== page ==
(02/22/2011)
West Virginia, a state that seems to make the nation's worst lists, is now the number one state for increase in teen pregnancy.

It is the only state in the nation to see an increase in the rate of teen pregnancy from 2007 to 2009, a period when the national teen birth rate hit a seven-decade low, according to the US Center for Disease Control and Prevention.

The pregnancy rate for West Virginia girls between 15 and 19 years old increased by 17 percent, says the CDC.

The Herald was unable to obtain actual numbers of teen pregnancy in Calhoun and regional counties.

Calhoun Superintendent of Schools Roger Propst said Calhoun Middle-High School does not keep records regarding students that become pregnant.

The CDC says nationally the teenage birth rate fell by 8 percent, reaching a historic low of 39.1 births per 1,000 teens.

Providing sex education directed toward birth control is haphazard in the Mountain State, according to Margaret Chapman Pomponio, executive director of the reproductive rights group WV FREE.

"Where we fall short is a lack of a comprehensive approach to sex education. We know there is no consistency from county to county and even from school to school," she said.

Sex education is a hot button issue, opposed by many religious groups who support abstinence before marriage.

A 2008 CDC School Health Profile indicated that most WV high schools did not directly address prevention of pregnancy or sexually transmitted diseases.

"We hear it all the time that kids are receiving different information," Pomponio said, "and sometimes no information at all."

In October, two state nonprofit agencies received nearly $2 million in federal grants to fund sex education programs, not based solely on abstinence.

"We think the most common-sense approach is to incorporate abstinence and preventive measures, and be realistic about youth behavior," Pomponio said.

She said the data from the CDC is a wake-up call.

The high teen pregnancy rate puts social and economic burdens on West Virginia communities.

In West Virginia, costs associated with teen pregnancy include, $11 million for public health; $14 million for child welfare; $4 million for incarceration and $16 million in lost tax revenue, according to a 2010 study by the Marshall University Center for Business and Economic Research.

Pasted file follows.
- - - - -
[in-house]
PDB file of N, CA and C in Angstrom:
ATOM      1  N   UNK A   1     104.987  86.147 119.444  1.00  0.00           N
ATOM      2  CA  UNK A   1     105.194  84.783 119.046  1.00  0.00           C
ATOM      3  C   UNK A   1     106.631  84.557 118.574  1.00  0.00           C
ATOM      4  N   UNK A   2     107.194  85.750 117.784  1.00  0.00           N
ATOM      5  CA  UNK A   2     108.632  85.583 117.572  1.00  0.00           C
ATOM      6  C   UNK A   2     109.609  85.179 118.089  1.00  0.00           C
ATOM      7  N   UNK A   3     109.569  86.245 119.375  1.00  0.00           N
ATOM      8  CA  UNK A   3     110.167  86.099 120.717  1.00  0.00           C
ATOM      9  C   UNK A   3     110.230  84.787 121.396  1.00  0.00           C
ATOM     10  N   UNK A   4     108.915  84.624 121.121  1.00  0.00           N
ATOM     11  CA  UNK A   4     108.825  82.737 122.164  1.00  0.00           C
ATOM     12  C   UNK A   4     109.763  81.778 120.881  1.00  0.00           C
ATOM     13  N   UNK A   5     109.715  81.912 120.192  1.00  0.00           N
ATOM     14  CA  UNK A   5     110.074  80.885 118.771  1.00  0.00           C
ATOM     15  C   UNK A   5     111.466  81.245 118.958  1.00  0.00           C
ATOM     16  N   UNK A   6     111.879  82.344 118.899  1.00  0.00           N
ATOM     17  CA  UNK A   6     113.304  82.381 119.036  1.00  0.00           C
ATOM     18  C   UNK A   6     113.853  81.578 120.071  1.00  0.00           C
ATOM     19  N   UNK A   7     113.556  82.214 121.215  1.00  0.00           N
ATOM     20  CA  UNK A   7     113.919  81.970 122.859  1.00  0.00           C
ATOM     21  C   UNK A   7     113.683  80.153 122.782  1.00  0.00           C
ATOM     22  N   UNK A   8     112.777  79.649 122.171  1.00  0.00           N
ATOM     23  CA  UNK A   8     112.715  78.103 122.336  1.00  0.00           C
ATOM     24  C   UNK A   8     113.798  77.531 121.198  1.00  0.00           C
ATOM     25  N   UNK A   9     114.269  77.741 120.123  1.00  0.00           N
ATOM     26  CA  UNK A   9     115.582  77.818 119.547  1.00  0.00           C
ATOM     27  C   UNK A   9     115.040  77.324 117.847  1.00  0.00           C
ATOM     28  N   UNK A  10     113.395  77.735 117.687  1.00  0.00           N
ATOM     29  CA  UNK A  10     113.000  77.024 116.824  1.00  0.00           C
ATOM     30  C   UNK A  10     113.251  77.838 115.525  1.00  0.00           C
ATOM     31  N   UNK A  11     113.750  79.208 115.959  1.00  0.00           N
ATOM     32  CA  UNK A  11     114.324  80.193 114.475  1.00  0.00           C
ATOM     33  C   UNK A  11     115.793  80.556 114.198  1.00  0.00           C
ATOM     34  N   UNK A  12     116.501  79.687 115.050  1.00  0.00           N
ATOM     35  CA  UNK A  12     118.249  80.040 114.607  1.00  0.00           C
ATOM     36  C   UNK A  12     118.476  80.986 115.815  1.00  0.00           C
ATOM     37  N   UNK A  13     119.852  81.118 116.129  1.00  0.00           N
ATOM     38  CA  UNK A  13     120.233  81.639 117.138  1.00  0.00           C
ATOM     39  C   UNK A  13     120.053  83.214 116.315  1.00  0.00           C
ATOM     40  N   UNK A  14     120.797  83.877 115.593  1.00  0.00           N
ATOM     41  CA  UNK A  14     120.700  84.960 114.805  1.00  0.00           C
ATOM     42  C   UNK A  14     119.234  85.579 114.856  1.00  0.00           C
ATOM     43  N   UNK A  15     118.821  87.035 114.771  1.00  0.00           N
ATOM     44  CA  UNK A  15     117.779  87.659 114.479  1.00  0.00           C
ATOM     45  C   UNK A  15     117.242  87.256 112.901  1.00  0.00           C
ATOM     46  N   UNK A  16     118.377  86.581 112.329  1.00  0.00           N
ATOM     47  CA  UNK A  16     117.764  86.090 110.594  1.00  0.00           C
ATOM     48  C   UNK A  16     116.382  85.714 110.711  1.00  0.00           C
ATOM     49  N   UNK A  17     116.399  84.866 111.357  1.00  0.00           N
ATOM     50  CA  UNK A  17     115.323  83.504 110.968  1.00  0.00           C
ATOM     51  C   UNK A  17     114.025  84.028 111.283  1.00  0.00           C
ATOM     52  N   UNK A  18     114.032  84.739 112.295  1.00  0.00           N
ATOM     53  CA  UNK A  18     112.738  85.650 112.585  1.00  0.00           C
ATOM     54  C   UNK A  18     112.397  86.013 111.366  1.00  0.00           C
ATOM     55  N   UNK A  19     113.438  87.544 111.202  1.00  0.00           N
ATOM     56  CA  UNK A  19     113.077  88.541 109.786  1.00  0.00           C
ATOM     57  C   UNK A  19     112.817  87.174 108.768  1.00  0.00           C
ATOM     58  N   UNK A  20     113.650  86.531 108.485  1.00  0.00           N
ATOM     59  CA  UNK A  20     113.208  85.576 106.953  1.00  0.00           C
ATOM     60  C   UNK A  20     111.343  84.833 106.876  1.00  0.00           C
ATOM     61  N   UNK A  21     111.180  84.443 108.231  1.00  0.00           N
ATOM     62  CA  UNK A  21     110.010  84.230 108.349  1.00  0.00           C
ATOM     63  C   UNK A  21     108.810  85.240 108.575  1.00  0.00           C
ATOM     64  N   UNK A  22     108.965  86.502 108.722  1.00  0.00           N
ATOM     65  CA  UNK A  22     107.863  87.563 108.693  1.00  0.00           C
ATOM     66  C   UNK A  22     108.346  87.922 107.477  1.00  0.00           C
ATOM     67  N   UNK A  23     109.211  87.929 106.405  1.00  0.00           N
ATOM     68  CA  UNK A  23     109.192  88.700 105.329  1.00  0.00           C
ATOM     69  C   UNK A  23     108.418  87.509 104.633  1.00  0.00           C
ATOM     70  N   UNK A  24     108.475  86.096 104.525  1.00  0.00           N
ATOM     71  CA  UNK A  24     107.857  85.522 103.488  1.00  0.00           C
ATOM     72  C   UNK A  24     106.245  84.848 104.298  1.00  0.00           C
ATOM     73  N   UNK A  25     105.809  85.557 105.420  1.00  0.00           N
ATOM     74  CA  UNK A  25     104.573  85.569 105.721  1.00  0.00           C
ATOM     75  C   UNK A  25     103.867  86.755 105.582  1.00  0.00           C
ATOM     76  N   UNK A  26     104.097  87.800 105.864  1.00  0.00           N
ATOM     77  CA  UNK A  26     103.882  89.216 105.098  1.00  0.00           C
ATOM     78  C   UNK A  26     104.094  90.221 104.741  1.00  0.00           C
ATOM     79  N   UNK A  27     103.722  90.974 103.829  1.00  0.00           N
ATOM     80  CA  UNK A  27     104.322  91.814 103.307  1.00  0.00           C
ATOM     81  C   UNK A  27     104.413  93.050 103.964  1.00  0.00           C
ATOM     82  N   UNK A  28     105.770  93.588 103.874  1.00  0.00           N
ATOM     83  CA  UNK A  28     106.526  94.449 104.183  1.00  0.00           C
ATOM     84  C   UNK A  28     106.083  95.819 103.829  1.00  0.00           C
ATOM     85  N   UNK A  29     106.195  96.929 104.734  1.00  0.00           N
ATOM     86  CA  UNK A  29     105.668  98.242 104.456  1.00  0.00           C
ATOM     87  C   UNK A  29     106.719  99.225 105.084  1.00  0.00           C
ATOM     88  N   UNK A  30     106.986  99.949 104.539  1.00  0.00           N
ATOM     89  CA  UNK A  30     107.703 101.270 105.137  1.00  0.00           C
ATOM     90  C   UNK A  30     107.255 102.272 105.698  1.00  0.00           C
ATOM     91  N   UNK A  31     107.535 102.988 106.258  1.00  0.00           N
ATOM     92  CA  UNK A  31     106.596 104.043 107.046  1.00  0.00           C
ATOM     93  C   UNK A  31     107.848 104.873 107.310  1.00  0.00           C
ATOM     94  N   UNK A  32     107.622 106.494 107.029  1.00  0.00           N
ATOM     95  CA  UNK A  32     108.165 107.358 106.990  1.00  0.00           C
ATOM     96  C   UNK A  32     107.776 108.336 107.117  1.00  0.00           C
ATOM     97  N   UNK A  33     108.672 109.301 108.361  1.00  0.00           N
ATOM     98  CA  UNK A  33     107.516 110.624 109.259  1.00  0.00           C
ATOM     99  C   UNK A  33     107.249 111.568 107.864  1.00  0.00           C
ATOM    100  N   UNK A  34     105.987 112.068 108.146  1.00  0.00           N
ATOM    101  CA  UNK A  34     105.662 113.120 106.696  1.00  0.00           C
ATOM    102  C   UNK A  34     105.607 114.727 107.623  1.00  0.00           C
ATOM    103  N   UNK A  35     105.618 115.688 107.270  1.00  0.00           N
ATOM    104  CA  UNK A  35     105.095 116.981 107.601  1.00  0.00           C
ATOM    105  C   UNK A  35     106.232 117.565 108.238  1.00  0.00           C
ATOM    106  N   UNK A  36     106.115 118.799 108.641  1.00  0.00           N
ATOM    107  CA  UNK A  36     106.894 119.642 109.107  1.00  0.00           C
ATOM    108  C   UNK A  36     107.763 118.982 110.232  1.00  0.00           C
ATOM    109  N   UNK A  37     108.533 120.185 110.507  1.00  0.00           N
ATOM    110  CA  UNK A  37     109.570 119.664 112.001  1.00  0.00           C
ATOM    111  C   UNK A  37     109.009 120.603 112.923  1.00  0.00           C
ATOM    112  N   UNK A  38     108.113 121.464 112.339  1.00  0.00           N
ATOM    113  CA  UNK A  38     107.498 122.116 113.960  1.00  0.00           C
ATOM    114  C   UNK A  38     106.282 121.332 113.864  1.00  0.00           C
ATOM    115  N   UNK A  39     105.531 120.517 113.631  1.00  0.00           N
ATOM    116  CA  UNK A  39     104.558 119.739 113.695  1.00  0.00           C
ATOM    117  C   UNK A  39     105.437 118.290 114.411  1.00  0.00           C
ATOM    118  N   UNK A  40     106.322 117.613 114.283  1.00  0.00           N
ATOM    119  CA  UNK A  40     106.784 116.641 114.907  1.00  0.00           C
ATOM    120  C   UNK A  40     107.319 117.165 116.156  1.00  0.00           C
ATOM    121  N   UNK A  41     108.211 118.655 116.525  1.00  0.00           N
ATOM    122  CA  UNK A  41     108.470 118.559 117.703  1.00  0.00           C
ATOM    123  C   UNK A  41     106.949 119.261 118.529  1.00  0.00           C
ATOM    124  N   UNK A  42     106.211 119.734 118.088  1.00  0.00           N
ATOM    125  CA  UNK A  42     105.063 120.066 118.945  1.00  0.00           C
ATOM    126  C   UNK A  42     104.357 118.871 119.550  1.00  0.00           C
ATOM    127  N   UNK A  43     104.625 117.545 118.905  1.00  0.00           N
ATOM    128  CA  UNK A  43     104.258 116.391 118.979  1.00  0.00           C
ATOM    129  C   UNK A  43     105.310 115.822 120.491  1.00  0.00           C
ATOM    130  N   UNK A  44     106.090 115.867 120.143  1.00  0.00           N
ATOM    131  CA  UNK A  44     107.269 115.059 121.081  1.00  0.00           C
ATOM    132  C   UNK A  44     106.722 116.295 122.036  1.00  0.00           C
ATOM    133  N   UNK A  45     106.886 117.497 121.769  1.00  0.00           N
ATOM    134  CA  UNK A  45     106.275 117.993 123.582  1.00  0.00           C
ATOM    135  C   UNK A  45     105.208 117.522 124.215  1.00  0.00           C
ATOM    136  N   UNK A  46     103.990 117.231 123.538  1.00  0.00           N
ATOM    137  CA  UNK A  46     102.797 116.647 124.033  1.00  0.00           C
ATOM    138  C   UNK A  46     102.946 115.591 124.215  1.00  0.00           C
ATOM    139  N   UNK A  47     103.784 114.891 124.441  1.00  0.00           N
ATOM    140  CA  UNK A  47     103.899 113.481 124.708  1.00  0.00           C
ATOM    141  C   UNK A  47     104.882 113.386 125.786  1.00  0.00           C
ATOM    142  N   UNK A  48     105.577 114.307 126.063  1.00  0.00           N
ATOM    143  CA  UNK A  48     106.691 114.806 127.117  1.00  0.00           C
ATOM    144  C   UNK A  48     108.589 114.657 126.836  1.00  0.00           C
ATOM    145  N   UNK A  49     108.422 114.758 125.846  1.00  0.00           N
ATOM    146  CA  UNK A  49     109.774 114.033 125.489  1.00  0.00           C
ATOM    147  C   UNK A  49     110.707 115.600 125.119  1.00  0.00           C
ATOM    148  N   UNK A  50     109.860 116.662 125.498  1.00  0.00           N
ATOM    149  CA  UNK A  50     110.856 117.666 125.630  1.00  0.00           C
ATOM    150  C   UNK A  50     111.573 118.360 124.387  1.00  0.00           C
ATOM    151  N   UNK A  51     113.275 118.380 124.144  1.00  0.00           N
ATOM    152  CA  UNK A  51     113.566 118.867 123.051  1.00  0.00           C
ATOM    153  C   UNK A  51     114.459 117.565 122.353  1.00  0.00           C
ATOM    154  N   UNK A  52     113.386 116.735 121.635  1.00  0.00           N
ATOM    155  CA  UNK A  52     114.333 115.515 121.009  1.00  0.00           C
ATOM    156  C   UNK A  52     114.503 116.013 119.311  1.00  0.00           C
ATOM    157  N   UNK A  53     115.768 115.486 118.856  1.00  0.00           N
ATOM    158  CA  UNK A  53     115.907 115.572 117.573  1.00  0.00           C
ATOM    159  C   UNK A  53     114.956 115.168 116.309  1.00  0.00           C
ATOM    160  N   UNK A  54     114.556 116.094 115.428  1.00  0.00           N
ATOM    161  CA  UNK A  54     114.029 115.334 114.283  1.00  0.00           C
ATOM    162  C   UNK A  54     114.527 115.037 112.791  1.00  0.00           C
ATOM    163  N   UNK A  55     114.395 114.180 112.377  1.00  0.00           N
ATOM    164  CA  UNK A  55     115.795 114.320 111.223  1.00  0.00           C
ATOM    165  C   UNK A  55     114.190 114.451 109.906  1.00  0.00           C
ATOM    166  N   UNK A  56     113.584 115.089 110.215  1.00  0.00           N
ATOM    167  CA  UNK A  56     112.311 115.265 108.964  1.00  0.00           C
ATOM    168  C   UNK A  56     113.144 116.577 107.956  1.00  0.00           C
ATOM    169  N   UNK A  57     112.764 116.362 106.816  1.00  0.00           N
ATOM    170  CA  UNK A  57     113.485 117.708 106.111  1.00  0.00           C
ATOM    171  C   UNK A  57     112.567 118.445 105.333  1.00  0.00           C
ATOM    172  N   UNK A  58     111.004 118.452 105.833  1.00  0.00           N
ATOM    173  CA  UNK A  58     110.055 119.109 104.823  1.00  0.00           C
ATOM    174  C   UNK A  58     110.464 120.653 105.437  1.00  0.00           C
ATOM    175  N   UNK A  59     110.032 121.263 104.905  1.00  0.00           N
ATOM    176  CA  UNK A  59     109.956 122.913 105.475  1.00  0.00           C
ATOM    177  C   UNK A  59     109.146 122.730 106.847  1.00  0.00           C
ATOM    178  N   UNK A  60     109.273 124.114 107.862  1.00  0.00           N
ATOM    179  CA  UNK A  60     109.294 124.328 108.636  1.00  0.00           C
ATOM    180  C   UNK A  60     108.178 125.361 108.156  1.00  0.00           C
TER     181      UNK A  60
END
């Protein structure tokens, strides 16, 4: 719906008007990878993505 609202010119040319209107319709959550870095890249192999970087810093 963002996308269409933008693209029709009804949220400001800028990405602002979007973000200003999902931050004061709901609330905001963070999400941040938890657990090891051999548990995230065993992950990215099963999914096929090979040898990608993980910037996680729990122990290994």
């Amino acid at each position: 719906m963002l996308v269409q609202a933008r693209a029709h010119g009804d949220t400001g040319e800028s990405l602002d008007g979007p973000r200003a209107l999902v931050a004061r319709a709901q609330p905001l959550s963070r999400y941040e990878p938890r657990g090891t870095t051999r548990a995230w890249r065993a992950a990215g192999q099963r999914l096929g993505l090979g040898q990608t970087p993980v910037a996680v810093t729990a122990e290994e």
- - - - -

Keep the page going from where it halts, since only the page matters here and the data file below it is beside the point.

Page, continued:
Pomponio said, worse yet, "Young mothers have the worst birth outcomes of any age group."

Infants born to teen mothers are more likely to be premature and have a low birth weight, which increases mortality as well as developmental delays and childhood health problems.

Teen parents are more likely to drop out of school, remain unmarried, and live in poverty, according to the National Campaign to Prevent Teen and Unplanned Pregnancy.

Children born to teen parents experience a higher rate of abuse and neglect, and are more likely to enter the welfare system, according to the report.

West Virginia is the only state in the nation that allows insurance companies to exclude dependent minors from coverage for contraceptives and maternity care.

So called "family planning" is a hot-button issue, opposed by religious groups.

"It's a gaping hole, to not only deny them access to family planning and birth control, and then say you're on your own if you get pregnant, too," Pomponio said.

The Insurance Fairness Act is currently in the Senate and House of Delegates Banking and Insurance Committees, an act that would expand insurance coverage of contraceptives, prenatal care and childbirth services to dependent minors.

The number of pregnant women in West Virginia who smoke is also alarming.

In WV the percentage of pregnant women who smoke increased to 31.9% percent in 2005.


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